It seems that this English captain [Taylor] had drawn this considerable sum of the trade he had made at St. Vincent, probably with the French who go sailing under the pretext of going fishing, perhaps also without a passport.

It was impossible to tell whether it was Negroes, dry or edible goods, which the English captain [Taylor] had treated. Be that as it may, the pirates, after seizing this ship, sent for Simon's boat, which was stranded at Mayougany, and brought it to Layou near the ship, and set fire to these two ships, which were burned to the ground.

Then, having taken five other men from the crew of the English captain [Taylor] and an English girl whom he was to take to Antigua, and a French citizen of Saint Vincent delivered them for two Negroes, these brawlers [pirates; brigands], after having kept six days in their ship, the nine men and the girl, sent them back to the ground, and gave them five negroes of the cargo of Dosset, and sailed on the 9th, making the noroy [Traveling to the Northwest].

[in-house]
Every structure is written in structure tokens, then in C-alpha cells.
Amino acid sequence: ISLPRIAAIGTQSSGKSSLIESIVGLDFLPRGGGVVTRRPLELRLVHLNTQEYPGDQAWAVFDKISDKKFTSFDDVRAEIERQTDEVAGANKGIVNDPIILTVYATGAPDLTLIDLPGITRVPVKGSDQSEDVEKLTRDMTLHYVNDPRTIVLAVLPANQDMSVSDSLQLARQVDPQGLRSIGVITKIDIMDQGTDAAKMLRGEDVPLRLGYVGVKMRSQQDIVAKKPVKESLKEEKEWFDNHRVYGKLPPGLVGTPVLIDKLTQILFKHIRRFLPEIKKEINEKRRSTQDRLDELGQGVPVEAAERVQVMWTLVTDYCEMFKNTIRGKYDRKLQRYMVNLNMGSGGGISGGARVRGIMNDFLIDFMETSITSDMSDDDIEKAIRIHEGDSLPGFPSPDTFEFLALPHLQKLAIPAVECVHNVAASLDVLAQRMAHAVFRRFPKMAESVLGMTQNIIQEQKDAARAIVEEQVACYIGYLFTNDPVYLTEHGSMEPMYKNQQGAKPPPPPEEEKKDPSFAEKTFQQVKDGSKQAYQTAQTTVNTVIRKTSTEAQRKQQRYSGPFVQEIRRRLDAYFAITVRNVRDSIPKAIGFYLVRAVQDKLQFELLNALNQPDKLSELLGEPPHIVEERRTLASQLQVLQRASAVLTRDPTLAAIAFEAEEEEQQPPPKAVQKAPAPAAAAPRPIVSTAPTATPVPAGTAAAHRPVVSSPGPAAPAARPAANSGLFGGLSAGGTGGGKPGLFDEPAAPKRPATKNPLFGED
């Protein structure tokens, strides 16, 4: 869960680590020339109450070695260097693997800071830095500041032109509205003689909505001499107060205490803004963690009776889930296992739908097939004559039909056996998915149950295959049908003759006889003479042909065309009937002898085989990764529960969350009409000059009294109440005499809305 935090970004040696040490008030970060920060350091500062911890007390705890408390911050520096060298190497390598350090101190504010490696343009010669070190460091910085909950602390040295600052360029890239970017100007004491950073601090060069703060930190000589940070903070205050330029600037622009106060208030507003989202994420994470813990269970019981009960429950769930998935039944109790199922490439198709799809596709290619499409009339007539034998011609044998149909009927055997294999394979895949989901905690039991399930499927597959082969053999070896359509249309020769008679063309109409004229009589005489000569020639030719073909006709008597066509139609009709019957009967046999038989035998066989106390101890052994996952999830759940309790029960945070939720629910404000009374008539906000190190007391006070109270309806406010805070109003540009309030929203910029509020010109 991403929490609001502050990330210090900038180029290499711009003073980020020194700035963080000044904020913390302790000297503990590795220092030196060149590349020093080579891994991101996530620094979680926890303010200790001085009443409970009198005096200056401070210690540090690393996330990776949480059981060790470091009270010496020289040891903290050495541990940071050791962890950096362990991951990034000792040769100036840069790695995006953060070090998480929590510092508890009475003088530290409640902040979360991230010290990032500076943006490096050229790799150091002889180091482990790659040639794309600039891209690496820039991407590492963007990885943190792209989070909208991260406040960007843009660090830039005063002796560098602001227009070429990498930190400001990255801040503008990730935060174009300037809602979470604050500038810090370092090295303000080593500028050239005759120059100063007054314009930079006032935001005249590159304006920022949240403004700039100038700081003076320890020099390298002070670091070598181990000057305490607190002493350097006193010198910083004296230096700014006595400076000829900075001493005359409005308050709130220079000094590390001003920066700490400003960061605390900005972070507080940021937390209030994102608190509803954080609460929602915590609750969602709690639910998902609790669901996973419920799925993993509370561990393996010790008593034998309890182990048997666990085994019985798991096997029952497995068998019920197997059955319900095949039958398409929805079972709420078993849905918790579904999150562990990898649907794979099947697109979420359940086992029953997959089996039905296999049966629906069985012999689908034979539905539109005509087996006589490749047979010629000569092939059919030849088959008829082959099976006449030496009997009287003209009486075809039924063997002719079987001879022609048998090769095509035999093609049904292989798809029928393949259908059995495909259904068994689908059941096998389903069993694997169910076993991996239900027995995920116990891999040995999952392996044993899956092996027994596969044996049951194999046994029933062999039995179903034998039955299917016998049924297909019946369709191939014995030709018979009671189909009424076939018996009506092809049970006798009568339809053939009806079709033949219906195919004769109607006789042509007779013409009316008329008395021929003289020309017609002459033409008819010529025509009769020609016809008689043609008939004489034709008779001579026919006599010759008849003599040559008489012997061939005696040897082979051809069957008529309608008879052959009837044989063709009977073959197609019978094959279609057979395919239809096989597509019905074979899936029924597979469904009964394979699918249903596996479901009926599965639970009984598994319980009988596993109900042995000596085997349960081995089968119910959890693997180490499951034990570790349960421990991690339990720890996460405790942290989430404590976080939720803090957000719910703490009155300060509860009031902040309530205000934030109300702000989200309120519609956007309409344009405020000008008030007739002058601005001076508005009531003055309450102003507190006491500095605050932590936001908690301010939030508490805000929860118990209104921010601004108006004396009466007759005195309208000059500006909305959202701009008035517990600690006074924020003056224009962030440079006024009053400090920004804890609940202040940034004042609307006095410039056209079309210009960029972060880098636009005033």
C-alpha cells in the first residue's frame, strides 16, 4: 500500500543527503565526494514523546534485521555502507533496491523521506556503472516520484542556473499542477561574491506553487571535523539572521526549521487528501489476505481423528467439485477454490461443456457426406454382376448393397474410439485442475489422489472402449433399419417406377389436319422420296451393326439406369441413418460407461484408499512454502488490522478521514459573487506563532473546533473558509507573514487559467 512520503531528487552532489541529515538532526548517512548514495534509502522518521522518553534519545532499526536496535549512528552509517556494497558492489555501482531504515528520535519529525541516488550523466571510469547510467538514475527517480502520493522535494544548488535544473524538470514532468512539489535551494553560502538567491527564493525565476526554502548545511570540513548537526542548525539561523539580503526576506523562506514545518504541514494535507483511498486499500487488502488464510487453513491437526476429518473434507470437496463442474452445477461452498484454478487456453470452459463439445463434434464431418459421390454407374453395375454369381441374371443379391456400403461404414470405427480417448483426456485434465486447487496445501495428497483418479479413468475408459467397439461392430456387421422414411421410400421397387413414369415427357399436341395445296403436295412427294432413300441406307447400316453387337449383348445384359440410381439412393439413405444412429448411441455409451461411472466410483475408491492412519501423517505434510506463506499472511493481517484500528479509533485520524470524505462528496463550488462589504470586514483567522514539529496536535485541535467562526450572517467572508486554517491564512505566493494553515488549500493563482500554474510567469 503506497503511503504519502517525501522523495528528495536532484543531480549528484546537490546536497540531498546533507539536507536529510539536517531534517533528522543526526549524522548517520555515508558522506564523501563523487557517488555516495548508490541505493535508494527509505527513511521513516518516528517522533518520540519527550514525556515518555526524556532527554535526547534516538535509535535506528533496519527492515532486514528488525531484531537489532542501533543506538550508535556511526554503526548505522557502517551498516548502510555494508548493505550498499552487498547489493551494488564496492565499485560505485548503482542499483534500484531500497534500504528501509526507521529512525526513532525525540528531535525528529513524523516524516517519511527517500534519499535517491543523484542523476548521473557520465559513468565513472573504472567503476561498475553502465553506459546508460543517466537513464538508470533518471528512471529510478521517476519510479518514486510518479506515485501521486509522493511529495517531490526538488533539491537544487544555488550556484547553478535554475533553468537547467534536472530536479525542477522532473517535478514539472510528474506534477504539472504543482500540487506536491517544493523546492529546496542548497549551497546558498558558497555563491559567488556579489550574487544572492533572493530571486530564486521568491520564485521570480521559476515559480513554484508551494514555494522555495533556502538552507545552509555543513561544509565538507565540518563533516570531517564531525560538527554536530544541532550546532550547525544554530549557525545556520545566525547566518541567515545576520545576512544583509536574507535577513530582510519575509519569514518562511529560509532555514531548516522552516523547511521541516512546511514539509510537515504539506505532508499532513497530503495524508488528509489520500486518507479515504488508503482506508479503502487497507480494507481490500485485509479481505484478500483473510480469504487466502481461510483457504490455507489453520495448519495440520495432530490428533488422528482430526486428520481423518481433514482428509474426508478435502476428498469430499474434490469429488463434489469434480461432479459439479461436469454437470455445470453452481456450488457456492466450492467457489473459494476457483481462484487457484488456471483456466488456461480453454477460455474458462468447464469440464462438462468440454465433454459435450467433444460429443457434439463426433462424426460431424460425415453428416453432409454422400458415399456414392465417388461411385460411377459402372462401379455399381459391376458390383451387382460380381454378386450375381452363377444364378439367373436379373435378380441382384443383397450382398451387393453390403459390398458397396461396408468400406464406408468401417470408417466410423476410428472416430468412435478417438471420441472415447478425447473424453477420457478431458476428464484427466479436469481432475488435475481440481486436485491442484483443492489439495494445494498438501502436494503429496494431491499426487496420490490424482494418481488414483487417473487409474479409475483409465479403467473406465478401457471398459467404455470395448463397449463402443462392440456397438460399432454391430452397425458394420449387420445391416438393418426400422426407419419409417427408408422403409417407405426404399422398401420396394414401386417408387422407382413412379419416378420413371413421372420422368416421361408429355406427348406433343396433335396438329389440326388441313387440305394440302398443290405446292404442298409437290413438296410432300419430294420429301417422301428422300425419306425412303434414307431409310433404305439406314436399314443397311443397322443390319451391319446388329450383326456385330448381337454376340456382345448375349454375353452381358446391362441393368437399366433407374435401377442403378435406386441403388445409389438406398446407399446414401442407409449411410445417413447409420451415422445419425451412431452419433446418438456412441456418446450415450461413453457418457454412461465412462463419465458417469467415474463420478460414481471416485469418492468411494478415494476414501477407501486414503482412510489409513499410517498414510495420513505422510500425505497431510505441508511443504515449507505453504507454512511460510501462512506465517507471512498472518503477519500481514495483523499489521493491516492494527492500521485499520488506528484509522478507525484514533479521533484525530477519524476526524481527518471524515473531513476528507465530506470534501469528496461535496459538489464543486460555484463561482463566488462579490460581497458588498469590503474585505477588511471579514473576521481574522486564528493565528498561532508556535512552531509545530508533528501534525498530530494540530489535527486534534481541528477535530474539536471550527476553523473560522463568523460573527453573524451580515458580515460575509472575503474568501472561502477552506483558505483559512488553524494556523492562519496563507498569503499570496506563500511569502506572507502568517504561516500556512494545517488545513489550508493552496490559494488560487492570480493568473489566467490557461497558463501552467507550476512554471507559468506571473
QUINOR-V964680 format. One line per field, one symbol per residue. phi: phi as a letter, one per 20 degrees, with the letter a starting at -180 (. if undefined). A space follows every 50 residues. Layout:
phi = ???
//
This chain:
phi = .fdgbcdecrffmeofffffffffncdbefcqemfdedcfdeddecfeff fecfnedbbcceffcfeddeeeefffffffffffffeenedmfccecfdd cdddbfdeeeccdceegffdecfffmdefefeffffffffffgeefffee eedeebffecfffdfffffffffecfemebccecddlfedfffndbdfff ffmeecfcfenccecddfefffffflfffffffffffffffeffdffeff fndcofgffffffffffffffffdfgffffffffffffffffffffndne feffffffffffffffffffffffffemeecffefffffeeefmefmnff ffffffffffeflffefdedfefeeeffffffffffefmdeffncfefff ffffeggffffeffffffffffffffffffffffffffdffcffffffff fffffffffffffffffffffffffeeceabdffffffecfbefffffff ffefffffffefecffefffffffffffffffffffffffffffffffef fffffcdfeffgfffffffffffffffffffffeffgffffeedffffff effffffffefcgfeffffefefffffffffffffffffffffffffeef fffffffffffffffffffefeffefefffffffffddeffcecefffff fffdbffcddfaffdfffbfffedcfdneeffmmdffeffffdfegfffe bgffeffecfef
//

Olivier assures that the French inhabitants of the island of St. Vincent contribute a great deal to attracting the pirates in comparison with the refreshments they give them. Olivier also confirms the taking of the boat commissioned by the son of Henry Saint Amour and the restitution which was made to him by means of the refreshments which he was obliged to provide to the pirates, but he adds more that the pirates had put in this ship a hundred negroes of the same cargo of Dosset, and would have sent the son of Saint Amour without any food or water. So that Saint Amour being in the canal between Saint-Vincent and Cariacou, was obliged to go ashore at the place called La Roche Percée and to leave his boat with the negroes and a French-speaking Caribbean without since had no news of his ship.